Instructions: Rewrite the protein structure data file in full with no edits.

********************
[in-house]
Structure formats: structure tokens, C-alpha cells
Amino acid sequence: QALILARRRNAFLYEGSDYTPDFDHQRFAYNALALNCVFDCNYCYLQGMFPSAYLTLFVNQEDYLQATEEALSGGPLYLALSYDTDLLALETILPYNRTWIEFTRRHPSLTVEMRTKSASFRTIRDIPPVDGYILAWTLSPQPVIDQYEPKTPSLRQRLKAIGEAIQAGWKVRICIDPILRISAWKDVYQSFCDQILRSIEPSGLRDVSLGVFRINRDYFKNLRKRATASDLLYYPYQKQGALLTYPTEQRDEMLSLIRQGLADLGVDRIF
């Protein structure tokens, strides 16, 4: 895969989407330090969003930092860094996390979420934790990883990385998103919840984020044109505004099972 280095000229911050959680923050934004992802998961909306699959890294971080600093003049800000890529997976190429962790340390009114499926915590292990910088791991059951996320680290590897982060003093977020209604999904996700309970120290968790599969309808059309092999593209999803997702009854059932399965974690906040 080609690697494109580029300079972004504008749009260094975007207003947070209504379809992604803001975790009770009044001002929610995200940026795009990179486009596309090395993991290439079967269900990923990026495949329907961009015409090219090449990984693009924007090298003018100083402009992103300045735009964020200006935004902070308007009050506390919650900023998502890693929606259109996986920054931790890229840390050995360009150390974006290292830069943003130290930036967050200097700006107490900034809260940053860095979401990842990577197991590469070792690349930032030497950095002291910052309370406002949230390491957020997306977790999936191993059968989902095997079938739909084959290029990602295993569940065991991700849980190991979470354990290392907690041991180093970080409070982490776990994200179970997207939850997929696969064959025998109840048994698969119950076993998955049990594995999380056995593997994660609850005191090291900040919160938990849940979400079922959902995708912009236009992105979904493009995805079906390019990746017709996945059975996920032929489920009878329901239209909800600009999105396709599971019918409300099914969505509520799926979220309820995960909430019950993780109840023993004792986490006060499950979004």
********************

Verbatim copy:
[in-house]
Structure formats: structure tokens, C-alpha cells
Amino acid sequence: QALILARRRNAFLYEGSDYTPDFDHQRFAYNALALNCVFDCNYCYLQGMFPSAYLTLFVNQEDYLQATEEALSGGPLYLALSYDTDLLALETILPYNRTWIEFTRRHPSLTVEMRTKSASFRTIRDIPPVDGYILAWTLSPQPVIDQYEPKTPSLRQRLKAIGEAIQAGWKVRICIDPILRISAWKDVYQSFCDQILRSIEPSGLRDVSLGVFRINRDYFKNLRKRATASDLLYYPYQKQGALLTYPTEQRDEMLSLIRQGLADLGVDRIF
């Protein structure tokens, strides 16, 4: 895969989407330090969003930092860094996390979420934790990883990385998103919840984020044109505004099972 280095000229911050959680923050934004992802998961909306699959890294971080600093003049800000890529997976190429962790340390009114499926915590292990910088791991059951996320680290590897982060003093977020209604999904996700309970120290968790599969309808059309092999593209999803997702009854059932399965974690906040 080609690697494109580029300079972004504008749009260094975007207003947070209504379809992604803001975790009770009044001002929610995200940026795009990179486009596309090395993991290439079967269900990923990026495949329907961009015409090219090449990984693009924007090298003018100083402009992103300045735009964020200006935004902070308007009050506390919650900023998502890693929606259109996986920054931790890229840390050995360009150390974006290292830069943003130290930036967050200097700006107490900034809260940053860095979401990842990577197991590469070792690349930032030497950095002291910052309370406002949230390491957020997306977790999936191993059968989902095997079938739909084959290029990602295993569940065991991700849980190991979470354990290392907690041991180093970080409070982490776990994200179970997207939850997929696969064959025998109840048994698969119950076993998955049990594995999380056995593997994660609850005191090291900040919160938990849940979400079922959902995708912009236009992105979904493009995805079906390019990746017709996945059975996920032929489920009878329901239209909800600009999105396709599971019918409300099914969505509520799926979220309820995960909430019950993780109840023993004792986490006060499950979004």